Dubai company creates biofuel from dairy waste
February 22, 2017
By Maria Church
Feb. 22, 2017 - After two years of research into new and improved ways to create biofuels, Neutral Fuels has become the first company to successfully use butter, cream and ghee waste as a feedstock for creating commercial biofuel.
Importantly, the new fuel is of the same high quality as the vegetable oil-derived biofuel that Neutral Fuels has become renowned for and which has fuelled McDonald’s UAE’s logistics fleet for almost seven million kilometres over the past four years. It is equally European standards compliant, so customers won’t notice any difference.
Karl W Feilder, Chairman and CEO of Neutral Fuels, said the company was inspired by Dubai Municipality’s “Zero Waste by 2030” target.
“Dubai is one of the few places in the world with a proper clean energy vision and a commitment to achieving 100 per cent recycling,” said Feilder. “We concur with Engineer Abdulmajeed Abdulaziz Saifaie, Director of the Waste Management Department, when he says Dubai has to shift from waste collection to sustainable and innovative waste management. This includes more recycling, more waste-to-energy plants and more investment in this field.”
Neutral Fuels participates at all three levels:
- It is one of Dubai’s most successful recycling companies
- Its biorefinery is a fantastic example of a waste-to-energy plant
- Its ongoing research into new production techniques and feedstocks represents a serious investment in Zero Waste.
Feilder continued, “We really want to inspire other companies to find new uses for their waste. Our recipe is to never stop innovating. Even in our seventh year of successfully converting used vegetable cooking oil into biofuel, we were still able to recognise the size and prospects of the dairy sector. Every dairy operation produces a small percentage of waste, plus it always has to dispose of outdated produce. Turning that into biofuel is the most useful thing to do with it.”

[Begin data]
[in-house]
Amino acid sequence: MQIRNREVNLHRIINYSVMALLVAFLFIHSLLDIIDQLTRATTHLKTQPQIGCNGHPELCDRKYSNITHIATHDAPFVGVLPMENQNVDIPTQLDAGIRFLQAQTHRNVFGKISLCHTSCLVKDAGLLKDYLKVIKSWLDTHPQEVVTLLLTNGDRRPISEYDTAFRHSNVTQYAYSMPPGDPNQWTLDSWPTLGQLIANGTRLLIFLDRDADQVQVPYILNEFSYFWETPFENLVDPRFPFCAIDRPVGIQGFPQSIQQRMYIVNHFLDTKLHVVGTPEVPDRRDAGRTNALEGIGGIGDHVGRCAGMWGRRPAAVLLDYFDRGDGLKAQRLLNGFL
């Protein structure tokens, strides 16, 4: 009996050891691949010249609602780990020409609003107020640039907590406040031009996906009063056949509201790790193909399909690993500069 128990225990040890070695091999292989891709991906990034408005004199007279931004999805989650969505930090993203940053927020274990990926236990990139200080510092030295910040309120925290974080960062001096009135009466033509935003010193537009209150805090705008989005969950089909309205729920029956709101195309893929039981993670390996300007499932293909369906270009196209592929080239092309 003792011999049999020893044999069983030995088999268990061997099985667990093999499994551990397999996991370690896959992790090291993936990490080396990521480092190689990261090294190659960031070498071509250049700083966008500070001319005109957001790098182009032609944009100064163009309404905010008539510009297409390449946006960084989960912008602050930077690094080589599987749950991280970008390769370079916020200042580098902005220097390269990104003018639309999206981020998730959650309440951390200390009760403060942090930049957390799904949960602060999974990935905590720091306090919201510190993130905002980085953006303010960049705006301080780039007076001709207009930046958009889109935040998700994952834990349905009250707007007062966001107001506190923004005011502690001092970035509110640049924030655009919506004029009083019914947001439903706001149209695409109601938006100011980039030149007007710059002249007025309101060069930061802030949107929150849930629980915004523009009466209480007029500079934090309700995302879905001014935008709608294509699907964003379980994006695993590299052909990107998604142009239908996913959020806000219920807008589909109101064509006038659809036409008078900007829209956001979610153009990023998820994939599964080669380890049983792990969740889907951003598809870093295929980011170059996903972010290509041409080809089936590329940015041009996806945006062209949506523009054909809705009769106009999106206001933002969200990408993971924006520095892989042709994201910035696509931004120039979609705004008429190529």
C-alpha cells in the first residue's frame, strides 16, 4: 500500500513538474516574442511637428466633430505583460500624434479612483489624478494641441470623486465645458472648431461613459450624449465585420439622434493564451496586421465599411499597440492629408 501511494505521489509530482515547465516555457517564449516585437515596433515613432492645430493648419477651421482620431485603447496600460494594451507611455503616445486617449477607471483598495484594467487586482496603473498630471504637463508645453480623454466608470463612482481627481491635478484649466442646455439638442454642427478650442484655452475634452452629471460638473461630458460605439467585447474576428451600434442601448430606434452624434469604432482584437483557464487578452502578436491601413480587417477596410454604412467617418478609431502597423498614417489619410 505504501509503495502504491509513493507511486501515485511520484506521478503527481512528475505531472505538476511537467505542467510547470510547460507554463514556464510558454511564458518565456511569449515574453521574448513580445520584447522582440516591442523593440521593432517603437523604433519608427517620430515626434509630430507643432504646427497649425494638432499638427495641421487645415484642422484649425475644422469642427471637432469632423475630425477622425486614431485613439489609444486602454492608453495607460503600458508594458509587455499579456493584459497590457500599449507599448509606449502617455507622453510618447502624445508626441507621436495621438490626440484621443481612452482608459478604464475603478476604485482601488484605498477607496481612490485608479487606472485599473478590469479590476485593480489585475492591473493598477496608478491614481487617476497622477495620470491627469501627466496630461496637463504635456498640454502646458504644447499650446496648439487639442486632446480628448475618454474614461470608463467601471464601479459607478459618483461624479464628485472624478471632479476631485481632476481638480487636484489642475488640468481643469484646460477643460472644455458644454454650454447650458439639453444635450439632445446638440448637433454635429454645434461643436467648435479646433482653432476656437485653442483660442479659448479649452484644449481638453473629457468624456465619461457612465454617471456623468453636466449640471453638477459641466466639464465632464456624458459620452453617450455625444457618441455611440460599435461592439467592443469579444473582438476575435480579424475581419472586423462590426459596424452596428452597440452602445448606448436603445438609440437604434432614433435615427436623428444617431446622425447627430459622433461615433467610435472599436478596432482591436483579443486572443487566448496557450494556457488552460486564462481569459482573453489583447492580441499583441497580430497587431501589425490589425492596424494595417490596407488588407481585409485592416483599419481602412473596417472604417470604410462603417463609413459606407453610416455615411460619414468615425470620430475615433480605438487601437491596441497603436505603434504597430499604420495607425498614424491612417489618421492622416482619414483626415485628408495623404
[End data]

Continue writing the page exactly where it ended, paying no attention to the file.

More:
According to a research company Mordor Intelligence, the UAE is the second largest producer of dairy products in the GCC after Saudi Arabia and is expected to experience swift growth to 2021. This means even greater quantities of waste and an even greater need to dispose of it intelligently.
The UAE’s annual fresh milk production is 167,000 tonnes, and every 1 per cent waste that is processed into biofuel will result in 1,670,000 litres of biofuel which will reduce the carbon footprint by 4,460 tonnes of carbon and equivalents. Add to this the waste from making butter, cream and ghee and the volume of biofuel from the dairy industry could more than double.
This, together with Neutral Fuels vegetable oil-derived biofuel, helps offset the UAE’s carbon footprint, reported as one of the largest in the world so contributing to solving one of the world’s biggest problems: climate change.
Feilder attributed Neutral Fuel’s success in this innovation partly to a team of reliable and high calibre graduate interns in Dubai, many of them women, who participated in the company’s research with fresh thinking, innovation, and enthusiasm.
“While we create superb opportunities to help them bridge the worlds of academia and business, they help us with all the detail that goes into developing new ways of doing things. It is critically important that we share our knowledge and experience with the next generation of innovators, so that they can pass on the entrepreneurial spirit to everyone they meet.”
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